Tuesday, September 22, 2015

ADIRONDACKS - September 12th-19th

Last week I took a trip to the Adirondacks to paint with Donald Jurney. I've traveled with Donald in the past, in Vermont, Scotland, and Holland, and his workshops are always great fun, as well as being an inspiring learning experience.  I came home with eight sketches to finish, and a library of ideas (not photographs!) to develop over the winter months.  

After a rainy and cloudy beginning, the weather turned gloriously perfect for the following seven days of the nine day workshop. Donald had scouted out a variety of painting locations around Saranac Lake, Lake Placid, and Paul Smith's, and provided a large map of the area with the chosen locations identified on the map These sites provided a variety of challenges for the group of eleven experienced painters, and included deep forest interiors, roaring waterfalls, tranquil ponds and streams, and even the top of Whiteface Mountain, accessed by an auto road and an elevator rising to the summit.   

Donald's workshop style is to demonstrate his approach sequentially, explaining the process and answering questions as he works. He begins with a grisaille in burnt umber and ultramarine blue, balancing warm and cool tones  while developing the value range. To capture light and depth in the painting, the early stages are accomplished in transparent color only. It's a joy and a revelation to watch this man paint, and the conversation is always peppered with his irrepressible and good-natured humor.  

The days were full and demanding, with plenty of time to paint.  We began each day at 9 on location and worked until 4, and often much later, with Donald making the rounds to offer critiques and suggestions throughout the day. After a week of this, a few things begin to sink in, reinforced through constant practice and application.  The camaraderie and support of the group adds to the fun, and we learn much from each other.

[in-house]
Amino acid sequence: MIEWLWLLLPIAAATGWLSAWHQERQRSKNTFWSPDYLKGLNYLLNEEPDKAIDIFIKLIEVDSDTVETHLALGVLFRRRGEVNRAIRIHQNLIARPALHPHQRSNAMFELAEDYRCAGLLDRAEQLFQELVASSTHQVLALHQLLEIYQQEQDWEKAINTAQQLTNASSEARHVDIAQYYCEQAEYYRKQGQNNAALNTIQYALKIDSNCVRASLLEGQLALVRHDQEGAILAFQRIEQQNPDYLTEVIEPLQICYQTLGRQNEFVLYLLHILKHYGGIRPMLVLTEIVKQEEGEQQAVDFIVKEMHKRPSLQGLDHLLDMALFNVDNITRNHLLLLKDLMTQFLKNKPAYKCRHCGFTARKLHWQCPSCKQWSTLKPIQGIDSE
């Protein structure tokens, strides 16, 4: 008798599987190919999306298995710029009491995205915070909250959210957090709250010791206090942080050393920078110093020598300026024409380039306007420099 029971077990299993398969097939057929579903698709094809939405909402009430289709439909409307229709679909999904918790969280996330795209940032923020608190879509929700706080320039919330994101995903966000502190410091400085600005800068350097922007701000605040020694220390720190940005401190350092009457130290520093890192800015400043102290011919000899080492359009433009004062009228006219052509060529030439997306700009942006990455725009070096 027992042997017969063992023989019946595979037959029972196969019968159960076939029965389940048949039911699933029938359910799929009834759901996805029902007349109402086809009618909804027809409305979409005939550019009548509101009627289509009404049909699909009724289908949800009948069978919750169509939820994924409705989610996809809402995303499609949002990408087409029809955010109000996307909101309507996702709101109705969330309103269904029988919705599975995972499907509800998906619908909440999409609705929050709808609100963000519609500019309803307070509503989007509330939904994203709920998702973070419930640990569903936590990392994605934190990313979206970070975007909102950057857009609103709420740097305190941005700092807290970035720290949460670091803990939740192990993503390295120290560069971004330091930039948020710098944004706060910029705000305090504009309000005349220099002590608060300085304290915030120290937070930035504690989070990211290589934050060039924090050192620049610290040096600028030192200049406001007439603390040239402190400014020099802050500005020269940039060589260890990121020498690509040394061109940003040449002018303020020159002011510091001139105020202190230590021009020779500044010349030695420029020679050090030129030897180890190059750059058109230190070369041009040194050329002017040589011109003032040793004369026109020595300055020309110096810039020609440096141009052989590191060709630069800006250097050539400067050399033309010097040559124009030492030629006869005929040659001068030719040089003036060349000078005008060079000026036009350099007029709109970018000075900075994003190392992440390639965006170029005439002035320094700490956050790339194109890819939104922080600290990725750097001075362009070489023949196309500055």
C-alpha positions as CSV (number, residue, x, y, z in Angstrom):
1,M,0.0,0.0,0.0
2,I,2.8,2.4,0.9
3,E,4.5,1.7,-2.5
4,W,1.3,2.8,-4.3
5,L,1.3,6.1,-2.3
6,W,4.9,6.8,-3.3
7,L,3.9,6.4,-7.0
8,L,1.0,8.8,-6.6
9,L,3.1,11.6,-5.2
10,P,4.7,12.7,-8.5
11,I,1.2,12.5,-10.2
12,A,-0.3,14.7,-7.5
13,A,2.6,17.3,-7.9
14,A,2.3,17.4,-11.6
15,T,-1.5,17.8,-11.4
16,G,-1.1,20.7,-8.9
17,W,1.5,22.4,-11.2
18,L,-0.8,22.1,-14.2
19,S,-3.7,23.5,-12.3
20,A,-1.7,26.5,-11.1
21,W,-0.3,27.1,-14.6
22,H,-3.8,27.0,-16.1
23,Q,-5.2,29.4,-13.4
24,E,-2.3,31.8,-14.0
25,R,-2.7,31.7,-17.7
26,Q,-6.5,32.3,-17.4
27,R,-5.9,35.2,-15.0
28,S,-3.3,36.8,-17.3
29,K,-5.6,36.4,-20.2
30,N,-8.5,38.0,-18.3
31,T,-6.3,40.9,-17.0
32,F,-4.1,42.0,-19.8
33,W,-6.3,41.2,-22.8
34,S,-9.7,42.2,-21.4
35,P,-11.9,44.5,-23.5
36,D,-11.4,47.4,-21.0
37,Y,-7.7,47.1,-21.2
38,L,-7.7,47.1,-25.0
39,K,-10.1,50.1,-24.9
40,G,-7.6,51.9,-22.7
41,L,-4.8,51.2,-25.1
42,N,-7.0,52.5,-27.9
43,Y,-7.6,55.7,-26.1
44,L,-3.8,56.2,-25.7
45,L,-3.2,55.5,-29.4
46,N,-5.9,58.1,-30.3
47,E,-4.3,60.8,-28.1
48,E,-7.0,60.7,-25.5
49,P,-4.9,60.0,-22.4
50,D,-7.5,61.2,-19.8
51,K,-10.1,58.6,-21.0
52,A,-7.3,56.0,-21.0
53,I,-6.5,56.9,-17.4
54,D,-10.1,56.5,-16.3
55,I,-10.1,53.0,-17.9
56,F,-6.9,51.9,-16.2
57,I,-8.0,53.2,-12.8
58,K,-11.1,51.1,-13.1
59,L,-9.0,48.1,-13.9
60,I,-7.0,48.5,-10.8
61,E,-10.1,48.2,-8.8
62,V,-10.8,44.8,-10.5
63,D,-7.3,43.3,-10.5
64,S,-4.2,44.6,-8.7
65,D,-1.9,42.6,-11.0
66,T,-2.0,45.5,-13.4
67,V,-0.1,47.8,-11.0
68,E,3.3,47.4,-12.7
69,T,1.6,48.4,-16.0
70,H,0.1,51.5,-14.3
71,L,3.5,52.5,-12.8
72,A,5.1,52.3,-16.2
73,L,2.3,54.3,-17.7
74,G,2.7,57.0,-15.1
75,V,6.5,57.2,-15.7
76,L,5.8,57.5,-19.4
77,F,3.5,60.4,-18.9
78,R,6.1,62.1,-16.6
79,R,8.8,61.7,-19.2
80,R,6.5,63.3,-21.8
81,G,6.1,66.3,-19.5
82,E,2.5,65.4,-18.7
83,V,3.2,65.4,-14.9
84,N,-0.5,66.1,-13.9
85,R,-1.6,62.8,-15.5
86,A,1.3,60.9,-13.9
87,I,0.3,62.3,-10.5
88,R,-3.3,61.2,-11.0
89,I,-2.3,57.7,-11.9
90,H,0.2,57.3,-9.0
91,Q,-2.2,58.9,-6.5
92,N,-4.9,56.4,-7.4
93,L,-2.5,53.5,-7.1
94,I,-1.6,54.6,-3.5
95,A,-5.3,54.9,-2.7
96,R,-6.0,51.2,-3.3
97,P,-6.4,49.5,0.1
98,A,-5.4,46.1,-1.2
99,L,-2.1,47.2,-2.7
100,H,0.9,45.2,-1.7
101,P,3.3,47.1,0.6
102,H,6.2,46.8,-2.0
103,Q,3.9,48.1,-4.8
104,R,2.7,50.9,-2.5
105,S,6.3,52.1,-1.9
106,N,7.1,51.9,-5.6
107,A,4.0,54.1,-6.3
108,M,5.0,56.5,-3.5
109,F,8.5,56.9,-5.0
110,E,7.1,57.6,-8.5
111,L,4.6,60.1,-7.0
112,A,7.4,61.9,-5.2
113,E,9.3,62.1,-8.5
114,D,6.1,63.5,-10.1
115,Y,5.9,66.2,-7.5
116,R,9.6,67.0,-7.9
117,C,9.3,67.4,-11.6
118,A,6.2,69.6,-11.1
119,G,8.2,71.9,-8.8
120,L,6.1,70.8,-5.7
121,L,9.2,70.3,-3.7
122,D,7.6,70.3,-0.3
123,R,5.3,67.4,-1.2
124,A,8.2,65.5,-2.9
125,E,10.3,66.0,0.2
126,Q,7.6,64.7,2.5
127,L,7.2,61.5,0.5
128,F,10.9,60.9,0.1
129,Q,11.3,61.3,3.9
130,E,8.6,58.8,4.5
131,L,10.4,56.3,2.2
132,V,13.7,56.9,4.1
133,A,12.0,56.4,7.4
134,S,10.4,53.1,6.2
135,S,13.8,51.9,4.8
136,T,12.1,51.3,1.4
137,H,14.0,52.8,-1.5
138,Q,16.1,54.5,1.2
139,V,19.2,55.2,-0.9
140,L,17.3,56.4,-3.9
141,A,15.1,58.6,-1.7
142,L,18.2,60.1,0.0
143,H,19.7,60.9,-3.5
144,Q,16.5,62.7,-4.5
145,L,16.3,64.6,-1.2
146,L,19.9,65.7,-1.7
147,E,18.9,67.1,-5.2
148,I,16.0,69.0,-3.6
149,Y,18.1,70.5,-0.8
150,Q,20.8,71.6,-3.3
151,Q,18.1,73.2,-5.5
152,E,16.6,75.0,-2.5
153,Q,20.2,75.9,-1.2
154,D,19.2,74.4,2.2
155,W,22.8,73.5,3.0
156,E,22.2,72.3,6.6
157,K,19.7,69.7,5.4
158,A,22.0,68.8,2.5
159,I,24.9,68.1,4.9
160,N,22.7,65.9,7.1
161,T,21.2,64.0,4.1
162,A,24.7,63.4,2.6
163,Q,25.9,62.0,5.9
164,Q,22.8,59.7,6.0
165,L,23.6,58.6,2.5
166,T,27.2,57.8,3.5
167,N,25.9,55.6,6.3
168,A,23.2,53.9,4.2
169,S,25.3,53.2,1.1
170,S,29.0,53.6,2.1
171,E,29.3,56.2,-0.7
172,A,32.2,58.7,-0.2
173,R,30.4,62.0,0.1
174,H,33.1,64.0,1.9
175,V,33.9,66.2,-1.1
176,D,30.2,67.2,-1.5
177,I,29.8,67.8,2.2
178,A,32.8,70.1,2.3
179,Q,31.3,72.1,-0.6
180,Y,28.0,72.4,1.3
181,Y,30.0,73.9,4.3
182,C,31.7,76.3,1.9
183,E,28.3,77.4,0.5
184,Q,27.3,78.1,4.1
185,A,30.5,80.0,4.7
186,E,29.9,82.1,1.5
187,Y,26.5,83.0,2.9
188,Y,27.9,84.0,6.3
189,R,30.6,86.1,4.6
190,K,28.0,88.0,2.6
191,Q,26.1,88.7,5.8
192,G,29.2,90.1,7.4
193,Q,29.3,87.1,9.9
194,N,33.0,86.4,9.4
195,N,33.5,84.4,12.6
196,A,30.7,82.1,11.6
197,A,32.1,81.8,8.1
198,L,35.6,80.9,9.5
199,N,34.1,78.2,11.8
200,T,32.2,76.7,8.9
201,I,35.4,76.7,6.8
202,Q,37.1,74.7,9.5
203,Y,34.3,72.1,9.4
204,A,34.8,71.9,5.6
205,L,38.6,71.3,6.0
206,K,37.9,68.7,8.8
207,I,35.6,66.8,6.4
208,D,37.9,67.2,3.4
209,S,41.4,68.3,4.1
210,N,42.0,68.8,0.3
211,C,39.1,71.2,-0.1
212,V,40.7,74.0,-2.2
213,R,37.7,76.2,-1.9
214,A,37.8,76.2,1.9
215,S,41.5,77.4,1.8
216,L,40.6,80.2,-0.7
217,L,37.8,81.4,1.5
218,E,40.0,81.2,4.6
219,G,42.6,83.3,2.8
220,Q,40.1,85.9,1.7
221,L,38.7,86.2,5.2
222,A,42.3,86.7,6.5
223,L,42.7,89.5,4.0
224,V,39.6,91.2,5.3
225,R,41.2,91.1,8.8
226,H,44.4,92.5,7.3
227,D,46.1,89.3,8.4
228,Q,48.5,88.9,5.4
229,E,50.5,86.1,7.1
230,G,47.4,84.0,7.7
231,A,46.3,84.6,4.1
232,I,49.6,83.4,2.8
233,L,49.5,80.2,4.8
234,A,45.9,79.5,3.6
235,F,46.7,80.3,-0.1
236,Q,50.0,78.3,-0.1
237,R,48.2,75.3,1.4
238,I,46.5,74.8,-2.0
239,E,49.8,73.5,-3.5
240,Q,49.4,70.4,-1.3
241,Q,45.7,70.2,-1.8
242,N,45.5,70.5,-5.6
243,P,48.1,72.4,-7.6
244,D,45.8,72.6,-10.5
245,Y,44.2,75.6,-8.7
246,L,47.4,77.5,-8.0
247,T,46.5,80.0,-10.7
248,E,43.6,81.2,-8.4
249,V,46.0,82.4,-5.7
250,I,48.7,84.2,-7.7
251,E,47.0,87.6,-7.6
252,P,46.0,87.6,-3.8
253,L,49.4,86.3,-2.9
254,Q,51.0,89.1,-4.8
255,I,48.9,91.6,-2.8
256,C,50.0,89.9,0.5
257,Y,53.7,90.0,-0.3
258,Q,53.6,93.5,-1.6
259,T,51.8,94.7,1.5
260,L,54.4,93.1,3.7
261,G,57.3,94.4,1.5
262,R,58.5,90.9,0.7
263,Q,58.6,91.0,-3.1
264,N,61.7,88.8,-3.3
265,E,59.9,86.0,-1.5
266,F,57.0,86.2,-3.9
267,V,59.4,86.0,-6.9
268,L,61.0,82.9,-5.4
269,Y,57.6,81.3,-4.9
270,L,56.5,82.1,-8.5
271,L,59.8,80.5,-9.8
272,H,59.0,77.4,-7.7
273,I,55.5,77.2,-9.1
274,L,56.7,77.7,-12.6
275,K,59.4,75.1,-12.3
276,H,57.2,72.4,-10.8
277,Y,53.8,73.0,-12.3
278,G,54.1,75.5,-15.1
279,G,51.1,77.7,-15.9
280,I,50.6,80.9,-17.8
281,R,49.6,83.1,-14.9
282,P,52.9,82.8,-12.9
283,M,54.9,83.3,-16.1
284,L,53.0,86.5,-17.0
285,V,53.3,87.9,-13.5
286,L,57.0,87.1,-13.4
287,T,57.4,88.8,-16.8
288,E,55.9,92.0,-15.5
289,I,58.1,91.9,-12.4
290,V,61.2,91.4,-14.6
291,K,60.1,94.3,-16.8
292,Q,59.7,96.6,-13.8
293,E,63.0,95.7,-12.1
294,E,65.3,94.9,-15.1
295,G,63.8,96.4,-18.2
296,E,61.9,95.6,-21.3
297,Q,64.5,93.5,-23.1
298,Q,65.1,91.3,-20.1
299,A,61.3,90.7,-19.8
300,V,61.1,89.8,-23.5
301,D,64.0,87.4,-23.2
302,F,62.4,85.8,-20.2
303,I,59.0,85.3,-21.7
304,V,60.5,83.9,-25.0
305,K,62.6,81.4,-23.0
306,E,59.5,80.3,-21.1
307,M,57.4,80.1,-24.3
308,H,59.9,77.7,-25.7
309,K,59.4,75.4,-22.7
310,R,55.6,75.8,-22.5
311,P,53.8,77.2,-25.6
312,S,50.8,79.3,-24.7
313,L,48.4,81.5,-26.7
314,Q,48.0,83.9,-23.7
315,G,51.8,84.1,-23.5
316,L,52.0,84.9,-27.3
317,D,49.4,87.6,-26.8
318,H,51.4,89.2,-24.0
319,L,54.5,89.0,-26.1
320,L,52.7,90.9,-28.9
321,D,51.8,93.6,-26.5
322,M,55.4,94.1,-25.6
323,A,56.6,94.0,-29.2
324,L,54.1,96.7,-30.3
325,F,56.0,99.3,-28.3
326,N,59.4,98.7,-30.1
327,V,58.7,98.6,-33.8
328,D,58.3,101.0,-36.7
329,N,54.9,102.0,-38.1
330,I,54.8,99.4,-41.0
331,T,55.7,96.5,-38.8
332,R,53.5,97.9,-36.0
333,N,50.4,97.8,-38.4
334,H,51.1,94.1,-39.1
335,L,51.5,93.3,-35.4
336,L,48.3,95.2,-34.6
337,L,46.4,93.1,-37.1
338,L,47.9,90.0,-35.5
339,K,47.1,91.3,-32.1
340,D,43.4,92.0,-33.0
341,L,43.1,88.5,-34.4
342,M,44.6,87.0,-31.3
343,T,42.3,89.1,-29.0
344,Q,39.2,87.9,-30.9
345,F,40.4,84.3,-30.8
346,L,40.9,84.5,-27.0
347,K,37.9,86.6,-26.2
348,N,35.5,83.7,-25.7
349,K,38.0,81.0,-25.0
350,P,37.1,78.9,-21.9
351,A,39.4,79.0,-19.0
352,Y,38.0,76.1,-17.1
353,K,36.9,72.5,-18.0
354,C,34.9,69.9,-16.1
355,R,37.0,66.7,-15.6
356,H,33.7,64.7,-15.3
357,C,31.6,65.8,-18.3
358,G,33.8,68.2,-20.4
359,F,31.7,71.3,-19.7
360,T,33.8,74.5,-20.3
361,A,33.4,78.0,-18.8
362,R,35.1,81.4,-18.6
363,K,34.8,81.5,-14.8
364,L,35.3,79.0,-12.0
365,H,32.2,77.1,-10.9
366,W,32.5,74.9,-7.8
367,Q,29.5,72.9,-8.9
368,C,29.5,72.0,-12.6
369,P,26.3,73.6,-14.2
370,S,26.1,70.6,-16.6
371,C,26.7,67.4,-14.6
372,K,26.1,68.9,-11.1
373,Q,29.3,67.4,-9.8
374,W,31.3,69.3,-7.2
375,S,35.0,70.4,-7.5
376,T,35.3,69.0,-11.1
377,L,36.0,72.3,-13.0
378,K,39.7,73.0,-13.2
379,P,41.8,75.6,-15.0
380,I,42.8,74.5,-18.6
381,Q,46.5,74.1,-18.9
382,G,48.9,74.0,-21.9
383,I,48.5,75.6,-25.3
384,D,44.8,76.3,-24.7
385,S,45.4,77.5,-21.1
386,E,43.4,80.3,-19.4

The benefits of a workshop are numerous - among them, the opportunity to stretch one's skills, try new techniques, and get out of one's comfort zone with the support of a master artist, as well as enjoy the company of other artists and the pleasure and focus of painting every day, outdoors. 

Saturday, October 11, 2014

Exhibit Opening at the Lakes Gallery

I am pleased and honored to be included in a show of contemporary landscapes at the Lakes Gallery at Chi-Lin, in Meredith, New Hampshire.  A wine and cheese reception will be held on October 30th, 5:30 - 7:30 pm in conjunction with the Hermit Woods Winery around the corner. Please come meet the artists!
Follow this link to preview some of the paintings in the show: http://thelakesgallery.com

Whisper of Fall   24 x 20 inches, oil on linen

Monday, June 30, 2014

Many thanks to all who contributed!

The Raffle for the painting "Perspective" was won on Saturday June 21 by Claudia Duchene, parent of Madeleine Duchene, High Mowing Class of 2012.
Thank you to all who bought tickets - over $6000 was raised!
More details here: http://fryefield.highmowing.org/news/perspective-raffle-winner

Wednesday, April 23, 2014

April Shows (bring May flow'rs?)

And, at ART 3 in Manchester, Opening April 24th:

My new painting, "Field with Pines, at Sunset" is featured in the show:

Monday, March 3, 2014

In Support of Farm and Forest Conservation


oil on linen, 18 x 54 inches

I feel deeply connected to this place. As an artist, I know it to be one of the most stunning views in southern New Hampshire. As a resident of Wilton, New Hampshire, I understand the critical importance of land conservation in protecting beauty, nature, and quality of life, and appreciate the value of land that has been farmed continuously for seven generations. And as a parent of two High Mowing School alumnae, this place holds precious memories for my family, too.

I have donated this painting to High Mowing School as a contribution to the fund-raising effort to conserve and purchase 154 acres of open farmland and forest on Abbot Hill in Wilton, to protect this land from development and keep it open to public access forever.

Buy a Raffle Ticket to Win this Painting